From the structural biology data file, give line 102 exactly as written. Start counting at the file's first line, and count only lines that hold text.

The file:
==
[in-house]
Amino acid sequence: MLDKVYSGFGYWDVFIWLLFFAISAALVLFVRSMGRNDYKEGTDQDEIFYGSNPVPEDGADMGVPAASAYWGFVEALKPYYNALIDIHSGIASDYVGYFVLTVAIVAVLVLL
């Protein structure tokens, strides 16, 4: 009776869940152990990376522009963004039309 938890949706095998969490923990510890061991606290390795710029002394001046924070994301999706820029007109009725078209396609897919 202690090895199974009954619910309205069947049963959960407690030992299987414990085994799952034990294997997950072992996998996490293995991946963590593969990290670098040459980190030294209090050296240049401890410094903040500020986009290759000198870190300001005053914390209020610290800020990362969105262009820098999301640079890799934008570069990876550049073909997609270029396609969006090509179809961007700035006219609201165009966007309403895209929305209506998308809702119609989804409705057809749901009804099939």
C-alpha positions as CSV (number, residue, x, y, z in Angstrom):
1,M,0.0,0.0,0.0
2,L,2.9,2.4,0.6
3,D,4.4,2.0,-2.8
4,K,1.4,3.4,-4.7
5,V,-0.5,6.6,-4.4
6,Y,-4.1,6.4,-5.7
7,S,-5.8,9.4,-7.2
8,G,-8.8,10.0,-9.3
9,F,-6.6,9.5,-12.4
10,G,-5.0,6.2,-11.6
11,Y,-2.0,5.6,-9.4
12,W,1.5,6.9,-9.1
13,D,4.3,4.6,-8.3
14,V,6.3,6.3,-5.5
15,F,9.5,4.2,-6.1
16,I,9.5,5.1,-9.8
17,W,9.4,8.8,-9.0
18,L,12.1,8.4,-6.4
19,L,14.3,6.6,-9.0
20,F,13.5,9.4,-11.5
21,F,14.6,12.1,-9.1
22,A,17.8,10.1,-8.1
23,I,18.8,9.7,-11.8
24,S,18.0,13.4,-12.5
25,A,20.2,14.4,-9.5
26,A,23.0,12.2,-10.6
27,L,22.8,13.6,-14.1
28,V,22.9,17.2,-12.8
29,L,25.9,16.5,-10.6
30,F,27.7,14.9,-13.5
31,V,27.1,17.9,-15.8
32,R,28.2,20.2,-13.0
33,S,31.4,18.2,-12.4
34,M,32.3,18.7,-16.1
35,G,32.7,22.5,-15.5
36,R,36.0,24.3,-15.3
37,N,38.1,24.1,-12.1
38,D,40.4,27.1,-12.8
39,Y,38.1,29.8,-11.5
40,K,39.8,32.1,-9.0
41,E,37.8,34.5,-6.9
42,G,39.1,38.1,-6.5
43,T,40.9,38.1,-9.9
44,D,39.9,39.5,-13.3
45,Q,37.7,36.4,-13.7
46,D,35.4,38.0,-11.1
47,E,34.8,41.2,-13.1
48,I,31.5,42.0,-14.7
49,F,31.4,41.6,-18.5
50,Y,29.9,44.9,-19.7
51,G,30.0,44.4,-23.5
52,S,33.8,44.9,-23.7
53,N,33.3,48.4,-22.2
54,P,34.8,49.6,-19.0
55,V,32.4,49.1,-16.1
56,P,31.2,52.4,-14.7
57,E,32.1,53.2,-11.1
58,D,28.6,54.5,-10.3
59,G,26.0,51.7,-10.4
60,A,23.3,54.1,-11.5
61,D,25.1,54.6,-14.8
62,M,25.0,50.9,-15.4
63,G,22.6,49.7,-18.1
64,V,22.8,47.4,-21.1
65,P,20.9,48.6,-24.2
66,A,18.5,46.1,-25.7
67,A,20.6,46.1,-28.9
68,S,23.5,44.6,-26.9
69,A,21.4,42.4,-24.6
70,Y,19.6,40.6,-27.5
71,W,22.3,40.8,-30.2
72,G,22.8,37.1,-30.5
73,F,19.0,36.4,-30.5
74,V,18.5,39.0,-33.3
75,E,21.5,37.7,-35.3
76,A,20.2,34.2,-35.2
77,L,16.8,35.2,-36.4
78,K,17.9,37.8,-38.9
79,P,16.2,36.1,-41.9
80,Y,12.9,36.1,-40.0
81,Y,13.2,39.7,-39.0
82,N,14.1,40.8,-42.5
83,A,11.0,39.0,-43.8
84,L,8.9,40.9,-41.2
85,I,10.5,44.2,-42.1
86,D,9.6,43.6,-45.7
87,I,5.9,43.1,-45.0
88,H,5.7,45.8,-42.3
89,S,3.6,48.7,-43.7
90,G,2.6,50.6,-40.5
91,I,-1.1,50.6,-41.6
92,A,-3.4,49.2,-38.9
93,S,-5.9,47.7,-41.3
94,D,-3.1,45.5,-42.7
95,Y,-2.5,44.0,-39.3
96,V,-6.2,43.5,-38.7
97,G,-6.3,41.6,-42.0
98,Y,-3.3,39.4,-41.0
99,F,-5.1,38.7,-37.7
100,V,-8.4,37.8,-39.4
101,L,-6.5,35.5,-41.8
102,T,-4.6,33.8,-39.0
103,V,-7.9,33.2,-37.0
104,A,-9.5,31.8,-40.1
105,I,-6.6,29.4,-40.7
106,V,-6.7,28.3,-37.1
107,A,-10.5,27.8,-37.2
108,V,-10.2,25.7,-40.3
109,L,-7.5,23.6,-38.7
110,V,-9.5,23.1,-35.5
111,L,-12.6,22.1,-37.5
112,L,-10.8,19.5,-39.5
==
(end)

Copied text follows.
98,Y,-3.3,39.4,-41.0